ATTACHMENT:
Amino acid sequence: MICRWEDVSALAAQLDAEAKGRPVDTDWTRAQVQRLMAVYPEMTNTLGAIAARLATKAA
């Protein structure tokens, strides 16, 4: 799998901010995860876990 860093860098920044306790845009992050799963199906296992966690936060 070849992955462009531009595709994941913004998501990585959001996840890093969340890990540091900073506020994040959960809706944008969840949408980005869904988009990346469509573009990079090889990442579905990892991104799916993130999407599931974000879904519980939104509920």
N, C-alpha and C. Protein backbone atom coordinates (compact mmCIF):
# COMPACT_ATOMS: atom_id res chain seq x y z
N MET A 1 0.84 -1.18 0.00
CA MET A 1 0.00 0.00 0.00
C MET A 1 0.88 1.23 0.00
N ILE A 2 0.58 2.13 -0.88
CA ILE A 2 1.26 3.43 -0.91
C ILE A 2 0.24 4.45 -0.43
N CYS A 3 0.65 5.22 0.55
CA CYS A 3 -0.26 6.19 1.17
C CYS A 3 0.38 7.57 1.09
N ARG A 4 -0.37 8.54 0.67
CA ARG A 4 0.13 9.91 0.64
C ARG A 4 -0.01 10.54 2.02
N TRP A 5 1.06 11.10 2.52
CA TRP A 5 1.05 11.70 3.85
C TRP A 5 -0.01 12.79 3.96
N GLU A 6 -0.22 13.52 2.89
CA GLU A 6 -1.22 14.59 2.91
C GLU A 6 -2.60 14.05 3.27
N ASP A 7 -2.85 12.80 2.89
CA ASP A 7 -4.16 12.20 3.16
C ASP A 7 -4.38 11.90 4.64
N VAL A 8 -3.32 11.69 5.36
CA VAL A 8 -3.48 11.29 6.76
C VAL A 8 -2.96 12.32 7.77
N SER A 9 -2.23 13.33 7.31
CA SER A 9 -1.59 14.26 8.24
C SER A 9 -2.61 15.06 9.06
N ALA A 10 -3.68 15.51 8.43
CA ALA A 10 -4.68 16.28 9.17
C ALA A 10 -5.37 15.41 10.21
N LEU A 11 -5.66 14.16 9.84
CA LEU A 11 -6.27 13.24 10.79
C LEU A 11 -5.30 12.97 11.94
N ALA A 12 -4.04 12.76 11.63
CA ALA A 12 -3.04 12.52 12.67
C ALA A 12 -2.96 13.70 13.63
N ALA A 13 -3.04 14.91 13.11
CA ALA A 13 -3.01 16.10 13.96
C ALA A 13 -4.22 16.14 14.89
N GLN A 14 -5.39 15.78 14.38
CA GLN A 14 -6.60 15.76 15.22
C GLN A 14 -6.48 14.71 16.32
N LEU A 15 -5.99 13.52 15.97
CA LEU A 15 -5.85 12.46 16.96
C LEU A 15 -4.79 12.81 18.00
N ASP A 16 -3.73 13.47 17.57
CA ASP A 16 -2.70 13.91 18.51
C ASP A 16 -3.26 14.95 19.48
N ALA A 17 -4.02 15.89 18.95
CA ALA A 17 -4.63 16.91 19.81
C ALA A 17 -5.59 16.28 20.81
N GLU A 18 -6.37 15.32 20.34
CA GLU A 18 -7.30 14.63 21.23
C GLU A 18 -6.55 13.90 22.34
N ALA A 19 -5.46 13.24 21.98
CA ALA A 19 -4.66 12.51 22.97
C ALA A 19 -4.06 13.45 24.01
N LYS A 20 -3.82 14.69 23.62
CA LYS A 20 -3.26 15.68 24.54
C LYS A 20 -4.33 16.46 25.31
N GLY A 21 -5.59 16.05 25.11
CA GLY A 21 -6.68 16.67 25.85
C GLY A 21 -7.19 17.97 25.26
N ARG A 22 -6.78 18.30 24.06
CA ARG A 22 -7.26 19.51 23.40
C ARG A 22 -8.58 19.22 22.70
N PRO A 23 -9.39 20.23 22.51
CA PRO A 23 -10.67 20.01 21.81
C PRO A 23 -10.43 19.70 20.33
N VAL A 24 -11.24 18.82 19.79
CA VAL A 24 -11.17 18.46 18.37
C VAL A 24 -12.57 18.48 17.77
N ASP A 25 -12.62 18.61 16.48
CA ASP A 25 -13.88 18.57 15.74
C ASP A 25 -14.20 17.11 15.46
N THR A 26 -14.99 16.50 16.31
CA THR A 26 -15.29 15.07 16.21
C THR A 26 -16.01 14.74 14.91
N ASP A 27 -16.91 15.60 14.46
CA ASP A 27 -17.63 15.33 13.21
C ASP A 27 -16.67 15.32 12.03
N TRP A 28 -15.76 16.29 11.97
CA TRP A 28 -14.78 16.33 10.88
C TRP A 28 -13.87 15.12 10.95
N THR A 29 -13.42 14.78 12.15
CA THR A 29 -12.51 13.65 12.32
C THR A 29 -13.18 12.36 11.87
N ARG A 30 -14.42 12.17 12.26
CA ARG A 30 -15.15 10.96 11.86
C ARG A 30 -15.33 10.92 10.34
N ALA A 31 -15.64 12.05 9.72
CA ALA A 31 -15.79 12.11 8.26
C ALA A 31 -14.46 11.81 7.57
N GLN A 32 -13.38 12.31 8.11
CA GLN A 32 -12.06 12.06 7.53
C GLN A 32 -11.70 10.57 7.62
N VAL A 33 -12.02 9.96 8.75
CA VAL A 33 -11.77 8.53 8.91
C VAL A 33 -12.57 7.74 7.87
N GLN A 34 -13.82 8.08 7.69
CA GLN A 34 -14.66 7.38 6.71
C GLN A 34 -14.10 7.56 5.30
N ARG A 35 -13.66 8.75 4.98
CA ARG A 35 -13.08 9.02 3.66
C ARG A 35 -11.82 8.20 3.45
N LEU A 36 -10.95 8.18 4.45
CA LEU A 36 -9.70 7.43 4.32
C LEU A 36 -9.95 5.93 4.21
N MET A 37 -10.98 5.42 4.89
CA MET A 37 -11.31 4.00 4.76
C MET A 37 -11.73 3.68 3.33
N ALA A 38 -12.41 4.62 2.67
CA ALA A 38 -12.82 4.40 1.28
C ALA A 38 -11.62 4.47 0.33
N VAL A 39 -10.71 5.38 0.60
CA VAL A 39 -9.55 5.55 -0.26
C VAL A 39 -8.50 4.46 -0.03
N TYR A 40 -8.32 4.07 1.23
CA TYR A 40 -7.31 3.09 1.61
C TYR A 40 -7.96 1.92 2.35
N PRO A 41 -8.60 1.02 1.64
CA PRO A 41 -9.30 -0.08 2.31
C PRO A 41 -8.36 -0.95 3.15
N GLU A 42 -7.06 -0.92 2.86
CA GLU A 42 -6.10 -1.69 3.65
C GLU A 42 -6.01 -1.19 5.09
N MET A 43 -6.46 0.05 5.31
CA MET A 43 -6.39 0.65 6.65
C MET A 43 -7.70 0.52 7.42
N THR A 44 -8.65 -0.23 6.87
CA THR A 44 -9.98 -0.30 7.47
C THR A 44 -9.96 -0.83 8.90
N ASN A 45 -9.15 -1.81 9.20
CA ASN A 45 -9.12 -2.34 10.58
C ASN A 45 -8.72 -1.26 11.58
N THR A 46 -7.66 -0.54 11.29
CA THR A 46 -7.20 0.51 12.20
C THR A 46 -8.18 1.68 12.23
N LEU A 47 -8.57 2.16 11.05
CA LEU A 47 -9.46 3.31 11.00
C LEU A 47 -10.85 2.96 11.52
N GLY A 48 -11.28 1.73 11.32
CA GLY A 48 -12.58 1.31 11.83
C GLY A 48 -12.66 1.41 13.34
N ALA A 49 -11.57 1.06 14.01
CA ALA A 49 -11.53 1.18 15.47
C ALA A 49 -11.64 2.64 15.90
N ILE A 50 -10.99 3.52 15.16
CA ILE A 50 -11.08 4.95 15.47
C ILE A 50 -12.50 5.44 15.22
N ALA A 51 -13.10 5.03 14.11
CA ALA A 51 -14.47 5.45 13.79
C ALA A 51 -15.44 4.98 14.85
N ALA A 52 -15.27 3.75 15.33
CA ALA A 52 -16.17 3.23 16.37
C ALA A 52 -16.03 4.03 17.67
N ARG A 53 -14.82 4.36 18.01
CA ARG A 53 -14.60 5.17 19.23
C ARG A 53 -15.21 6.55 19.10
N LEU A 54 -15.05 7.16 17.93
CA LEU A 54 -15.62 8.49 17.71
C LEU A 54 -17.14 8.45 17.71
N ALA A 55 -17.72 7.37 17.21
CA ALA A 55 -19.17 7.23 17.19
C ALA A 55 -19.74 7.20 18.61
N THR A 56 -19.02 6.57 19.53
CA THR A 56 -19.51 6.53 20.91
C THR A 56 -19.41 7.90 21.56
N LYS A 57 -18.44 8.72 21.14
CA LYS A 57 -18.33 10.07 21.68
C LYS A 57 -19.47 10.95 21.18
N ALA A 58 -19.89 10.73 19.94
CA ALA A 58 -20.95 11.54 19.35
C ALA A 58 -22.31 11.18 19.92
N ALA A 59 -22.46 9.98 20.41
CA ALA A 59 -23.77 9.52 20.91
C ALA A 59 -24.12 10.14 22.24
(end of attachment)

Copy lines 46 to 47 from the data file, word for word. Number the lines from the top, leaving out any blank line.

C GLN A 14 -6.48 14.71 16.32
N LEU A 15 -5.99 13.52 15.97